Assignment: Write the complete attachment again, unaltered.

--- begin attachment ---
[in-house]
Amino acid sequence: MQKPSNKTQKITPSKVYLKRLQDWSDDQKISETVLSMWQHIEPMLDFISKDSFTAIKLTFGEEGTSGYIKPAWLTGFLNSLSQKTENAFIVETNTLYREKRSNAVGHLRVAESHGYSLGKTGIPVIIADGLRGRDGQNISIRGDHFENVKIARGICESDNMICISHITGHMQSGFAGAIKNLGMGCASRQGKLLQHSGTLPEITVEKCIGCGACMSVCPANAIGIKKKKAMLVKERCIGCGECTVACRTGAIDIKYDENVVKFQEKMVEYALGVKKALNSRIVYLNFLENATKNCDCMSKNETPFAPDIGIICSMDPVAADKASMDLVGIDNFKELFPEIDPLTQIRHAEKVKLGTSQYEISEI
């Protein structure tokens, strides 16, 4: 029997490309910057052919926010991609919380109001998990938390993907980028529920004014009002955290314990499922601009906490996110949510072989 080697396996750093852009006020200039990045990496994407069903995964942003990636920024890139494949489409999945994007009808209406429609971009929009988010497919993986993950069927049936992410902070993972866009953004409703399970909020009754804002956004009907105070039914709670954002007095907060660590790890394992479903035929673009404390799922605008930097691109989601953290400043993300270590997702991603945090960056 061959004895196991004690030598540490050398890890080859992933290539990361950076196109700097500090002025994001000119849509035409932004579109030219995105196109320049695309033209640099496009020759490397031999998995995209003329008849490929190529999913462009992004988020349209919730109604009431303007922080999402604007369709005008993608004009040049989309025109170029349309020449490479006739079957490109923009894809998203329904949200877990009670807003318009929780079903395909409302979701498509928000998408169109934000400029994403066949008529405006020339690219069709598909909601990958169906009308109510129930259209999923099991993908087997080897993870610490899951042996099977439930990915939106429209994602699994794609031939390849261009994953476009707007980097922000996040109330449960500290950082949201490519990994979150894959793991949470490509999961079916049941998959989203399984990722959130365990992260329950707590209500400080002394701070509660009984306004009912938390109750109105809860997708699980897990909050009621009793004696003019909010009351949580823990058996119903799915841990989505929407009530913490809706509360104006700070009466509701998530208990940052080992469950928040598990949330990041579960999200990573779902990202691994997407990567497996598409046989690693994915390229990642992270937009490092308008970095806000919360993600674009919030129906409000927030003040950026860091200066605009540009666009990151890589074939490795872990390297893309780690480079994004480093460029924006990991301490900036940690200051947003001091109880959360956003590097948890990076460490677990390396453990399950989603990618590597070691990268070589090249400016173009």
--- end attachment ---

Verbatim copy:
[in-house]
Amino acid sequence: MQKPSNKTQKITPSKVYLKRLQDWSDDQKISETVLSMWQHIEPMLDFISKDSFTAIKLTFGEEGTSGYIKPAWLTGFLNSLSQKTENAFIVETNTLYREKRSNAVGHLRVAESHGYSLGKTGIPVIIADGLRGRDGQNISIRGDHFENVKIARGICESDNMICISHITGHMQSGFAGAIKNLGMGCASRQGKLLQHSGTLPEITVEKCIGCGACMSVCPANAIGIKKKKAMLVKERCIGCGECTVACRTGAIDIKYDENVVKFQEKMVEYALGVKKALNSRIVYLNFLENATKNCDCMSKNETPFAPDIGIICSMDPVAADKASMDLVGIDNFKELFPEIDPLTQIRHAEKVKLGTSQYEISEI
């Protein structure tokens, strides 16, 4: 029997490309910057052919926010991609919380109001998990938390993907980028529920004014009002955290314990499922601009906490996110949510072989 080697396996750093852009006020200039990045990496994407069903995964942003990636920024890139494949489409999945994007009808209406429609971009929009988010497919993986993950069927049936992410902070993972866009953004409703399970909020009754804002956004009907105070039914709670954002007095907060660590790890394992479903035929673009404390799922605008930097691109989601953290400043993300270590997702991603945090960056 061959004895196991004690030598540490050398890890080859992933290539990361950076196109700097500090002025994001000119849509035409932004579109030219995105196109320049695309033209640099496009020759490397031999998995995209003329008849490929190529999913462009992004988020349209919730109604009431303007922080999402604007369709005008993608004009040049989309025109170029349309020449490479006739079957490109923009894809998203329904949200877990009670807003318009929780079903395909409302979701498509928000998408169109934000400029994403066949008529405006020339690219069709598909909601990958169906009308109510129930259209999923099991993908087997080897993870610490899951042996099977439930990915939106429209994602699994794609031939390849261009994953476009707007980097922000996040109330449960500290950082949201490519990994979150894959793991949470490509999961079916049941998959989203399984990722959130365990992260329950707590209500400080002394701070509660009984306004009912938390109750109105809860997708699980897990909050009621009793004696003019909010009351949580823990058996119903799915841990989505929407009530913490809706509360104006700070009466509701998530208990940052080992469950928040598990949330990041579960999200990573779902990202691994997407990567497996598409046989690693994915390229990642992270937009490092308008970095806000919360993600674009919030129906409000927030003040950026860091200066605009540009666009990151890589074939490795872990390297893309780690480079994004480093460029924006990991301490900036940690200051947003001091109880959360956003590097948890990076460490677990390396453990399950989603990618590597070691990268070589090249400016173009």